A related wrong way vehicle detection method is also provided.
BRIEF DESCRIPTION OF THE DRAWINGS
FIG. 1 is a schematic block diagram of a wrong way vehicle detection system in accordance with an example embodiment.
FIG. 2 is a flow diagram illustrating method aspects associated with the system of FIG. 1.
FIG. 3 is a front view of an example warning station which may be used with the system of FIG. 1.
FIGS. 4-6 are a series of schematic diagrams illustrating an example implementation of the system of FIG. 1 at an off ramp of a roadway.
FIG. 7 is a schematic block diagram illustrating another example implementation of the system of FIG. 1 on an off ramp of a limited access roadway.
FIG. 8 is a perspective view of an electronic message board which may be used with the system of FIG. 1 to display a wrong way driver warning message in accordance with an example embodiment.
FIG. 9 is a schematic block diagram illustrating another example implementation of the system of FIG. 1 at an off ramp of a limited access roadway and providing in-car mobile device wrong way driver alert features.
The present description is made with reference to the accompanying drawings, in which exemplary embodiments are shown. However, many different embodiments may be used, and thus the description should not be construed as limited to the particular embodiments set forth herein. Rather, these embodiments are provided so that this disclosure will be thorough and complete. Like numbers refer to like elements throughout.
The present disclosure generally relates to detection and warning systems to provide a countermeasure for wrong way driving. Turning initially to FIG. 1 and the flow diagram 100 of FIG. 2, a wrong way vehicle detection system 30 and related operational aspects are first described. The system 30 illustratively includes a warning station 31 positioned along a roadway. The warning station 31 may take various forms, in that the various components thereof may be mounted on a signpost(s) or other structure(s) on the roadside, a building (such as a toll both), etc., or combinations thereof. Generally speaking, the warning station 31 may include a wrong way indication sign 32 facing away from a direction of oncoming traffic on the roadway. The sign 32 may have different warning messages in different applications, such as “wrong way”, “do not enter”, and/or “keep out”, for example, and may be in different languages, fonts, colors, and/or shapes.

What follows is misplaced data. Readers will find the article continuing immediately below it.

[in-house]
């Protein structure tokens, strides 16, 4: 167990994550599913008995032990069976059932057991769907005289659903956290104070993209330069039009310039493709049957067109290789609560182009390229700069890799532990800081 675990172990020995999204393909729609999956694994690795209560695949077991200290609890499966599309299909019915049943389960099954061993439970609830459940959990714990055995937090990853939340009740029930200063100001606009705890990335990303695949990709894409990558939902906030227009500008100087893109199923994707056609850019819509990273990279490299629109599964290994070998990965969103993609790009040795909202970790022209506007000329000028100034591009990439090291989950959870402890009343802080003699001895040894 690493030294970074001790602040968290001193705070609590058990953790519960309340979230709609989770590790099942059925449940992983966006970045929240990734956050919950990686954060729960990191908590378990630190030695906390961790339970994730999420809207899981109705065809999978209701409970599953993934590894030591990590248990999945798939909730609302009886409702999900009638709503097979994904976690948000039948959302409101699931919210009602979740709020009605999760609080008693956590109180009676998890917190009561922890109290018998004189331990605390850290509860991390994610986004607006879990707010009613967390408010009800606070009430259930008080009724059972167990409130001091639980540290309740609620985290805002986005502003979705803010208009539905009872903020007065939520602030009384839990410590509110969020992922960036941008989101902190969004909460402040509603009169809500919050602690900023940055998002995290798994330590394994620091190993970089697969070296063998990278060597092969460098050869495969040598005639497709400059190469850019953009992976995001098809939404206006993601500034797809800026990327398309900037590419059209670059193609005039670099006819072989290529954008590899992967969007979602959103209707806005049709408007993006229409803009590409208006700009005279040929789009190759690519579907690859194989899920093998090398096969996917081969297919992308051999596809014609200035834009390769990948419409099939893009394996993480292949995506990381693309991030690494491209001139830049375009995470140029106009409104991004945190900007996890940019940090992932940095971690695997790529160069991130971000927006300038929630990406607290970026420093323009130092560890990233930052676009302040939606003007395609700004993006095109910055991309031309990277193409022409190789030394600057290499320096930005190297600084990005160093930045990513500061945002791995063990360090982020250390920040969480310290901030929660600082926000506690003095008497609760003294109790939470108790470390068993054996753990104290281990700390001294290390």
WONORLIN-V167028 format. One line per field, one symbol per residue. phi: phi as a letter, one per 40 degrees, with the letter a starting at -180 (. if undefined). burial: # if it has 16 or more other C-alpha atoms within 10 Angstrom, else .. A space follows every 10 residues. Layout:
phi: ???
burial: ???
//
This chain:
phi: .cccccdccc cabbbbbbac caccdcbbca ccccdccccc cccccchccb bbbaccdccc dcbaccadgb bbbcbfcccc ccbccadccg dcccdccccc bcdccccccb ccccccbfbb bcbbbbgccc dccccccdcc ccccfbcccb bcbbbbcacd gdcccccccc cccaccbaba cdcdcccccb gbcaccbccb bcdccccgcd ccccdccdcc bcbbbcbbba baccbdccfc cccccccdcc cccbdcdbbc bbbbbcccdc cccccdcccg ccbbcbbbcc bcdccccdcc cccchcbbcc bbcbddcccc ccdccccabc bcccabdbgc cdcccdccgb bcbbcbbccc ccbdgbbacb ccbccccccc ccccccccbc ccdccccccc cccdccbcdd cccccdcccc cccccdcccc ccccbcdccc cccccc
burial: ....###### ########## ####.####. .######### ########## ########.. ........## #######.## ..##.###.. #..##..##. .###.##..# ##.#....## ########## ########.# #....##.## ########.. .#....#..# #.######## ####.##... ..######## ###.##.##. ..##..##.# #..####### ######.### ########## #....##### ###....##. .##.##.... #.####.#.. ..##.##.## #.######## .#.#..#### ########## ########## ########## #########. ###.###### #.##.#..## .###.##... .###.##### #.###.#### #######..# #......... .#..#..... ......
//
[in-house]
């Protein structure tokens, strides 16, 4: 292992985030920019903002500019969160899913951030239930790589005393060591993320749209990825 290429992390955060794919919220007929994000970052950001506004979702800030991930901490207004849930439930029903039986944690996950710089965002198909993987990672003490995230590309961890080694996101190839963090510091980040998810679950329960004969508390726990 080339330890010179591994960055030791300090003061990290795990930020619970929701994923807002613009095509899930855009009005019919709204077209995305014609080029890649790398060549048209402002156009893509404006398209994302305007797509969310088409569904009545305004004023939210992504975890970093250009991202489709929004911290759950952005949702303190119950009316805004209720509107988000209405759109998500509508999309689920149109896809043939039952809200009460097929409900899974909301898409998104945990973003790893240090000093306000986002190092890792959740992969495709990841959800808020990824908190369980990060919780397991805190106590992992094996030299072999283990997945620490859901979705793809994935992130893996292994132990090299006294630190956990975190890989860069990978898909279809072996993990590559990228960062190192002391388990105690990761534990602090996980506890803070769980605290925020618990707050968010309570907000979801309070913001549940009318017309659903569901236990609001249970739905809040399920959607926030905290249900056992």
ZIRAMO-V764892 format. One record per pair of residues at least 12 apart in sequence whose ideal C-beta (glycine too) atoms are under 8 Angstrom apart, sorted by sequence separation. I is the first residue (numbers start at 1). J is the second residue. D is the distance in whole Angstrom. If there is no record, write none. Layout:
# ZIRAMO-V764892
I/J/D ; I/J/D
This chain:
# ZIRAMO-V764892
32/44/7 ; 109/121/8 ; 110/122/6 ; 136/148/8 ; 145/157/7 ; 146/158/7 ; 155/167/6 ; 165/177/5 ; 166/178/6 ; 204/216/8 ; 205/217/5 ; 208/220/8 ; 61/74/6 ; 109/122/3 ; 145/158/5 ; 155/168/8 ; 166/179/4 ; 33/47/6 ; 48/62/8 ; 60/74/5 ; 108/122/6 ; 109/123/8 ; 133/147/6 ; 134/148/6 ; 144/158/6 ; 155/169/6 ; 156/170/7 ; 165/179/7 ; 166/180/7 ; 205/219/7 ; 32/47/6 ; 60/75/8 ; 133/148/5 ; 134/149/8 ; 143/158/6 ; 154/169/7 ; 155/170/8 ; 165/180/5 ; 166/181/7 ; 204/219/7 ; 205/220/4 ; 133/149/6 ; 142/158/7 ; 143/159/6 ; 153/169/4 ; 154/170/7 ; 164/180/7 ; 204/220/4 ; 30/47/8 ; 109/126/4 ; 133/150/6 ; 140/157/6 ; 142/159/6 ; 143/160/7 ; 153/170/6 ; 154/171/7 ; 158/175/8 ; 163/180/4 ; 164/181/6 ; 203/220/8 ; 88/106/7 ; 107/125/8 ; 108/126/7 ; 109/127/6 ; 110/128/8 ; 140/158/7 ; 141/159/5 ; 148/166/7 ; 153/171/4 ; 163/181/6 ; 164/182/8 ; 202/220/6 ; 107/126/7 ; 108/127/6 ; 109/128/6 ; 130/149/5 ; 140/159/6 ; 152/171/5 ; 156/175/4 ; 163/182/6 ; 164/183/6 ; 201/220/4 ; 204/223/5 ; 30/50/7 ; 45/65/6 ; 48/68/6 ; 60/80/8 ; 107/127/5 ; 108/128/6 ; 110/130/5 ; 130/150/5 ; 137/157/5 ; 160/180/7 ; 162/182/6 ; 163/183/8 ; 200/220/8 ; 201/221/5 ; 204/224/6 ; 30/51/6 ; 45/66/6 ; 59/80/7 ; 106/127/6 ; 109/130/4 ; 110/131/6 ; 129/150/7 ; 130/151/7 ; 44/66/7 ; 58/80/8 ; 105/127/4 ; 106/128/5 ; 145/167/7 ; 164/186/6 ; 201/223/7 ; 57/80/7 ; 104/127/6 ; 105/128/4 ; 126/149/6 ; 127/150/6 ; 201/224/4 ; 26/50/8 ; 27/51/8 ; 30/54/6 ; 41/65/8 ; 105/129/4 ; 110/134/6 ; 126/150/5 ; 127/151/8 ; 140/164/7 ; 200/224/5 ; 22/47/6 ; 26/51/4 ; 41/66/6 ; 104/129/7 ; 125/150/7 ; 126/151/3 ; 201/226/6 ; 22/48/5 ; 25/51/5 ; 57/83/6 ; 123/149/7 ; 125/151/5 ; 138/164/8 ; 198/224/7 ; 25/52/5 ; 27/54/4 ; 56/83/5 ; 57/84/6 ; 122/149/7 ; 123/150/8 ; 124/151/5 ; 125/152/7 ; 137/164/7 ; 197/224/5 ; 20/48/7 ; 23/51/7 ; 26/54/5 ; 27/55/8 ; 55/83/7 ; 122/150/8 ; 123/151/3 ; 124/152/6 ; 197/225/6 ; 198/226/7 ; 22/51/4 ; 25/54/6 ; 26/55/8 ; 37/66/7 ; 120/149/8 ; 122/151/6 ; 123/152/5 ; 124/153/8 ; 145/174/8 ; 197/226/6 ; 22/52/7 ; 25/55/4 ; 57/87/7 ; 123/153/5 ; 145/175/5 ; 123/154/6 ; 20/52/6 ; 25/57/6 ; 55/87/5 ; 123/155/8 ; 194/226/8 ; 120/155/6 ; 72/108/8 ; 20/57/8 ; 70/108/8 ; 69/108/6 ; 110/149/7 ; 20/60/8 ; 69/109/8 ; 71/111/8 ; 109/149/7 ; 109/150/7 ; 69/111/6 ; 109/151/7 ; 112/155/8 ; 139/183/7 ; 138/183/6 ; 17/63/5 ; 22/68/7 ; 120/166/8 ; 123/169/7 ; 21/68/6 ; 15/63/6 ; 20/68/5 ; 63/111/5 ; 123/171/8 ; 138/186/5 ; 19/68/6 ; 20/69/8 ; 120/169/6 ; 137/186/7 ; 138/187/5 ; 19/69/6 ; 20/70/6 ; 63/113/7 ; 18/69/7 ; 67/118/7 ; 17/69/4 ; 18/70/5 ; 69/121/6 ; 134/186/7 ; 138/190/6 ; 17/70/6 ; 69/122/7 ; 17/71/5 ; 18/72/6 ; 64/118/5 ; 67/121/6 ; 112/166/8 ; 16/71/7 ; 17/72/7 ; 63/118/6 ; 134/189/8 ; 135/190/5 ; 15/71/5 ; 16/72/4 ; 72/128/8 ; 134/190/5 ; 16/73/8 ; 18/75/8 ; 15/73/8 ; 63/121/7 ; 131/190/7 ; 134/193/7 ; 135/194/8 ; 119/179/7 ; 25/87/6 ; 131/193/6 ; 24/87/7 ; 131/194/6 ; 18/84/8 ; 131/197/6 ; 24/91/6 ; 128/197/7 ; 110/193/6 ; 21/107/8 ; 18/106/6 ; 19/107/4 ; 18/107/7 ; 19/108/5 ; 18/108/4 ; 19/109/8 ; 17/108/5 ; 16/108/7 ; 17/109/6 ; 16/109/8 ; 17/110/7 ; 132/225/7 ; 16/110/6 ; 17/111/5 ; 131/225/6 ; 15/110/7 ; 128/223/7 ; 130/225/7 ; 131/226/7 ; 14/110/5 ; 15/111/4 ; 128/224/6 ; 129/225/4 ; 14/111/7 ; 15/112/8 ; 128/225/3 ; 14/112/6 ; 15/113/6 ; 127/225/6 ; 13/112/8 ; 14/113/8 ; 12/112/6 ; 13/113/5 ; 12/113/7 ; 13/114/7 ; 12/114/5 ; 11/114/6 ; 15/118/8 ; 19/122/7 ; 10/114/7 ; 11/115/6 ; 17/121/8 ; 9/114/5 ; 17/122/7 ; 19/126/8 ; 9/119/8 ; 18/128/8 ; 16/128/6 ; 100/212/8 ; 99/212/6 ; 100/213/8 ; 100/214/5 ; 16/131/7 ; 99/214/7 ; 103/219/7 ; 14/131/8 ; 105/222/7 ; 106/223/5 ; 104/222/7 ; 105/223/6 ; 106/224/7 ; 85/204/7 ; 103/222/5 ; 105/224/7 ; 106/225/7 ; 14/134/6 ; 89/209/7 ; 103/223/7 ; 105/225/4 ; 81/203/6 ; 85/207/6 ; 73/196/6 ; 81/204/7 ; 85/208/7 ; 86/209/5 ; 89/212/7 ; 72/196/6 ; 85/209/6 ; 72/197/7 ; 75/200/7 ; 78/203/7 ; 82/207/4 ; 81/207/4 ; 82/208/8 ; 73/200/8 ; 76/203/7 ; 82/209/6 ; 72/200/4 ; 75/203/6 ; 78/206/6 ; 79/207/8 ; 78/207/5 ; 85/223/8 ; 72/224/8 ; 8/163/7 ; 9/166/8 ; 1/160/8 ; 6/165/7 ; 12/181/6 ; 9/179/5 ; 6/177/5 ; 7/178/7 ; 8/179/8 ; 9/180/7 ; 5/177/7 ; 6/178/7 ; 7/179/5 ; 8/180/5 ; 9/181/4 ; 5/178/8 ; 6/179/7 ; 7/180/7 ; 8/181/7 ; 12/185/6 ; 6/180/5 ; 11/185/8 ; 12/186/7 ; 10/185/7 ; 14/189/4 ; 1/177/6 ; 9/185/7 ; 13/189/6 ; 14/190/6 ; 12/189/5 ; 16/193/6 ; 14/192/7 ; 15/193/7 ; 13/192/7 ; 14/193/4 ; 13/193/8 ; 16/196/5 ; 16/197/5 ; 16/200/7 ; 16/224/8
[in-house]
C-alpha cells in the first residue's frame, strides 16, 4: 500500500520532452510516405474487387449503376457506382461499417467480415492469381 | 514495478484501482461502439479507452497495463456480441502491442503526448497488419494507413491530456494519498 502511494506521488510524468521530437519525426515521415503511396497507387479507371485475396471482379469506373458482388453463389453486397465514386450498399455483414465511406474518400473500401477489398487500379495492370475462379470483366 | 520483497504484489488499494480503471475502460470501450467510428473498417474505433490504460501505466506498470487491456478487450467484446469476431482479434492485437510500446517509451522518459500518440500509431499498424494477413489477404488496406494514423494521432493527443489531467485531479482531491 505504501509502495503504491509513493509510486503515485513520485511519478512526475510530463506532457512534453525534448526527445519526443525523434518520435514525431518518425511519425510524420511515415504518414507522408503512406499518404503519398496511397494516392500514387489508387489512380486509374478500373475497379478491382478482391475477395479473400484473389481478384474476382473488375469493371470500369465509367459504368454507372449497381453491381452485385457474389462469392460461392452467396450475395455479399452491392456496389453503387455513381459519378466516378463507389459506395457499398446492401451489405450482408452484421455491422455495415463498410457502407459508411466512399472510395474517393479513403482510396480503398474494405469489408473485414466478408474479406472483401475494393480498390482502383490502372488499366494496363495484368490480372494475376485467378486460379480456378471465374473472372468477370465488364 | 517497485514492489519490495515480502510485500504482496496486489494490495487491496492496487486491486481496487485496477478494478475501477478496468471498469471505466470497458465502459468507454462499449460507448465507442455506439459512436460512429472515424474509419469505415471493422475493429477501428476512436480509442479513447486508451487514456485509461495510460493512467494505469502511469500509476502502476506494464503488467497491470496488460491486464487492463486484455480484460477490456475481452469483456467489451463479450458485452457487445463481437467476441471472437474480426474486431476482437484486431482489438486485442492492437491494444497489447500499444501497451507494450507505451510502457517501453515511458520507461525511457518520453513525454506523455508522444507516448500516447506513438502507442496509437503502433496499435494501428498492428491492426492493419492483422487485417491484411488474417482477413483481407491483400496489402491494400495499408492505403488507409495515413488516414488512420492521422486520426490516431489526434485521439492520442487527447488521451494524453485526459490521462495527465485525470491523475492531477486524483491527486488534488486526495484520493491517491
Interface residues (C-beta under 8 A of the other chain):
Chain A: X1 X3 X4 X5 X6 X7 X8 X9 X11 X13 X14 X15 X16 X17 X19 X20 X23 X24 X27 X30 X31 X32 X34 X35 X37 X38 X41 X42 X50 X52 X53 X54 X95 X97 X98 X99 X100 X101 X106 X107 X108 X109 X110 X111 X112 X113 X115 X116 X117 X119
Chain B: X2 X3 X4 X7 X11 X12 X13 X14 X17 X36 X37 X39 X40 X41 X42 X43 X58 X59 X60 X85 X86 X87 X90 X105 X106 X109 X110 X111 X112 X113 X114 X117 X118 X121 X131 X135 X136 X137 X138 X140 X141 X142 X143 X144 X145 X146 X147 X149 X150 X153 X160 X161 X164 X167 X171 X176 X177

The warning station 31 further illustratively includes one or more flashing beacons 33 adjacent the wrong way indication sign 32. By way of example, the beacon 33 may include an incandescent or LED light, which may be in various shapes (e.g., circular, rectangular, etc.), colors (e.g., red, white, yellow, etc.), sizes, and configurations. Certain example beacon configurations are discussed further below.
The warning station 31 also illustratively includes a forward facing (FF) movement sensor 34 and a rear facing (RF) movement sensor 35 adjacent the wrong way indication sign 32. The forward facing movement sensor 34 faces away from the direction of oncoming traffic on the roadway, while the rear facing movement sensor 35 faces in a direction so that it may detect when a wrong way vehicle moves past or beyond the warning station 31. Stated alternatively, the forward facing movement sensor 34 is oriented to face a wrong way vehicle as it approaches the warning station 31, while the rear facing movement sensor 35 is oriented across the roadway or at least partially behind the warning station. Various types of movement sensors may be used, such as radar, laser (e.g., LIDAR), infrared, or other suitable sensors, for example. More particularly, example wireless sensors which may be used with the system 30 include the MicroRadar sensor from Sensys Networks, Inc., and the SmartSensor HD from Wavetronix L.L.C., although other suitable sensors may also be used. In some embodiments, combinations of different types of sensors may be used to help guard against false positives or leverage the abilities of different types of sensors to operate better in different weather conditions (e.g., sun, rain, snow, etc.).
The system 30 further illustratively includes a communications device 36, which may be used to communicate with an operations or traffic management center 37, for example. The operations center 37 may be managed by a private or government roadway department (e.g., an expressway authority, department of transportation, law enforcement, etc.) which may monitor information from the system 30 and dispatch responders accordingly. In accordance with one example embodiment, the communications device 36 may be a cellular communications device which communicates with the operations center 37 over a cellular network, e.g., via text messages. However, in other embodiments the communications device 36 may operate over other types of wireless networks, or if the infrastructure is available at the given location, it may communicate over a hardwired (e.g., fiber optic, etc.) connection to a communications network.